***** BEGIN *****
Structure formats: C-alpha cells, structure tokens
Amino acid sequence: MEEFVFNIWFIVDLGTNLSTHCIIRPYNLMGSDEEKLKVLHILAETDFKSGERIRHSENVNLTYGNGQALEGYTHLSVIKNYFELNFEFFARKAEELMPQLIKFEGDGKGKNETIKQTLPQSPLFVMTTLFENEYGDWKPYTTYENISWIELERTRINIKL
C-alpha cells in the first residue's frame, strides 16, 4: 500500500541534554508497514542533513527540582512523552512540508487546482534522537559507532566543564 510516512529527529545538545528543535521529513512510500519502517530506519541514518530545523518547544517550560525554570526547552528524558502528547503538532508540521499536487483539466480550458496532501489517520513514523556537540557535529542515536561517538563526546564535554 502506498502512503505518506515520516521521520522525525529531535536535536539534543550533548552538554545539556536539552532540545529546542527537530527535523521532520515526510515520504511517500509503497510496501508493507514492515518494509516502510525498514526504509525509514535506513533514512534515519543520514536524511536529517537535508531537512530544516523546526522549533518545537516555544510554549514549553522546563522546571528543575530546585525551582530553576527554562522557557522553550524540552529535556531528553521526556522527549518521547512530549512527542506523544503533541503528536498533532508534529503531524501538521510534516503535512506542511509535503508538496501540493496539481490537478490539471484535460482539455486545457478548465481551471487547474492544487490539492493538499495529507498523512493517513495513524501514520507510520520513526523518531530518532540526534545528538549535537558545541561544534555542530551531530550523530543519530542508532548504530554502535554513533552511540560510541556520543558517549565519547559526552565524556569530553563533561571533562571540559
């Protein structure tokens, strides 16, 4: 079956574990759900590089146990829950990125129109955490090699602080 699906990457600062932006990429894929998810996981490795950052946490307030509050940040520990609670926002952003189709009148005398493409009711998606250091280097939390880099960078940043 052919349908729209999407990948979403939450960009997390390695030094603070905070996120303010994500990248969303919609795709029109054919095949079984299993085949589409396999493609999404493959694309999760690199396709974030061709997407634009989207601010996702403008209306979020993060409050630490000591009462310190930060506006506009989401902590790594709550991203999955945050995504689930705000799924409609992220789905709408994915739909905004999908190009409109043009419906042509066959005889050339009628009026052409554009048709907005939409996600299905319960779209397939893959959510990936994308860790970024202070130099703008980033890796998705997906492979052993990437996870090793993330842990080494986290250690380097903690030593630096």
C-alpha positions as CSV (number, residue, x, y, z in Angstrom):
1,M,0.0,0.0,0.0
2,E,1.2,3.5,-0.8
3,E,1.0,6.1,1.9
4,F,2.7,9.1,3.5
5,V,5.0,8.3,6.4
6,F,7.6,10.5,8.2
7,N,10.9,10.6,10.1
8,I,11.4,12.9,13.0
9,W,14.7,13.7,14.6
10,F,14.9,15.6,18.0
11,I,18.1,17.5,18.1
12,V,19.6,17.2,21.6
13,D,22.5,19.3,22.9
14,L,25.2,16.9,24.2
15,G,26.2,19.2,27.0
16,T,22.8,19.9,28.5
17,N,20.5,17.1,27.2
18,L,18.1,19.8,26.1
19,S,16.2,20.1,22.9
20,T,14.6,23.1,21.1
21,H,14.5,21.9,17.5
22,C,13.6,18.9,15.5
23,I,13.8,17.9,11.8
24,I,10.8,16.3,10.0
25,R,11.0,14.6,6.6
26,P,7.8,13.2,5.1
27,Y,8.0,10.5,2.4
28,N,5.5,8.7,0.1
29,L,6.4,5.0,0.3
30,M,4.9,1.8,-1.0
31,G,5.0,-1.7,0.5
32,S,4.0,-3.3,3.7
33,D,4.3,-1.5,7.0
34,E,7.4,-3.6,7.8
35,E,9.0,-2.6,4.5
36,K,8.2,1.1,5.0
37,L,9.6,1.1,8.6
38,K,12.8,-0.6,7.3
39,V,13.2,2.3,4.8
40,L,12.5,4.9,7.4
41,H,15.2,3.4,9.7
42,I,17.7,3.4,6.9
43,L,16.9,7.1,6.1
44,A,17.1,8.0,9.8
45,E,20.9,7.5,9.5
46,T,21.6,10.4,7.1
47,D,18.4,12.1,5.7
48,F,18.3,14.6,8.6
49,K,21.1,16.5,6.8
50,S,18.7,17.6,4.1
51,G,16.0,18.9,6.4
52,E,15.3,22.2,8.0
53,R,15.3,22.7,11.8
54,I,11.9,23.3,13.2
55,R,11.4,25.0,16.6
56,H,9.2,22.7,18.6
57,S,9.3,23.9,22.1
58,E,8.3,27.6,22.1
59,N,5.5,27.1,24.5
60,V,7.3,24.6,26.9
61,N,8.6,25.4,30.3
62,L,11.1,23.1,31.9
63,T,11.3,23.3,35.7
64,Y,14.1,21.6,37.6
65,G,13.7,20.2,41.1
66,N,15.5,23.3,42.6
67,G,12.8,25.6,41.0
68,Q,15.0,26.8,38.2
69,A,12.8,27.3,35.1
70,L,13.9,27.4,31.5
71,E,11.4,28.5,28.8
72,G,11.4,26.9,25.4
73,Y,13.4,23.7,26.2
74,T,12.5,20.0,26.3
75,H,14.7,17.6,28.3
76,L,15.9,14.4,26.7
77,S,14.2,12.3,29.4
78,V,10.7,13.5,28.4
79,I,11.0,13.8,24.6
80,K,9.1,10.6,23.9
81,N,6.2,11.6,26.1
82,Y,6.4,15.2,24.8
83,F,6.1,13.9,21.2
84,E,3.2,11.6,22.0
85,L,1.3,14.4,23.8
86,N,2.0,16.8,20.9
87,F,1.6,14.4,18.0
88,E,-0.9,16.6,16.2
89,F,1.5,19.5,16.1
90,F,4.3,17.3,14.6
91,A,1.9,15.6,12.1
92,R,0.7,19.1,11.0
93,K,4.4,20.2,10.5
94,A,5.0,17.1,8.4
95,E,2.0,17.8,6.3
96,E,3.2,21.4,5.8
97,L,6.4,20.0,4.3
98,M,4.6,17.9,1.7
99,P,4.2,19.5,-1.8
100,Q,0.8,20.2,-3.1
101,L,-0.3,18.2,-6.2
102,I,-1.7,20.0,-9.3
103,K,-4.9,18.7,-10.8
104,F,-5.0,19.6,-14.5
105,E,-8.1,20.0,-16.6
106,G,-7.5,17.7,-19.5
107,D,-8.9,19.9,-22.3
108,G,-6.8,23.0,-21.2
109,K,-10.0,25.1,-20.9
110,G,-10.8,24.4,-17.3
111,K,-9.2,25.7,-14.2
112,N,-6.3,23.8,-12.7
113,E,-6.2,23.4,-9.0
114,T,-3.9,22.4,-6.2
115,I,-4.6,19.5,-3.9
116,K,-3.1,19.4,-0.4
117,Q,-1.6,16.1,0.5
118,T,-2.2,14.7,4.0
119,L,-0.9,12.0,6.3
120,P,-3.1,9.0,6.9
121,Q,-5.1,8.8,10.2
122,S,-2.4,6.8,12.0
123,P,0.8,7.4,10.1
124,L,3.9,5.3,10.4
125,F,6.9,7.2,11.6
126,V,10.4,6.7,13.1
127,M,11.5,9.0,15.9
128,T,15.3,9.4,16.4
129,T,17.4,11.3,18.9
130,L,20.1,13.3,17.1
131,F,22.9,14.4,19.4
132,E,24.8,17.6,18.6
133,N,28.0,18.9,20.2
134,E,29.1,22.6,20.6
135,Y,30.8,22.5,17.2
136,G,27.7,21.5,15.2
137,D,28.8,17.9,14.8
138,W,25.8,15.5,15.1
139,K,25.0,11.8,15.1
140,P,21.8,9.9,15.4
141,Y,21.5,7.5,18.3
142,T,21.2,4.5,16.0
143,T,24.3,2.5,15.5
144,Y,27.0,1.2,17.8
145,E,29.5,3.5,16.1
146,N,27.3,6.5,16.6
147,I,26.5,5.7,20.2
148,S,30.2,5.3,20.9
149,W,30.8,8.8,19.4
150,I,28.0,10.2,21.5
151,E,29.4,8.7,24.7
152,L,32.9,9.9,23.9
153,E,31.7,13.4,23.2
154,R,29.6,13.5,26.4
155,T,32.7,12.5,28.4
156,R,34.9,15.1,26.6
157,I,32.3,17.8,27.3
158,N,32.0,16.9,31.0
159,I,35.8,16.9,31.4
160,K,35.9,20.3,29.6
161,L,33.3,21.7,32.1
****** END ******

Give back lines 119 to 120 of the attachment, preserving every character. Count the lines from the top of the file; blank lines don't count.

114,T,-3.9,22.4,-6.2
115,I,-4.6,19.5,-3.9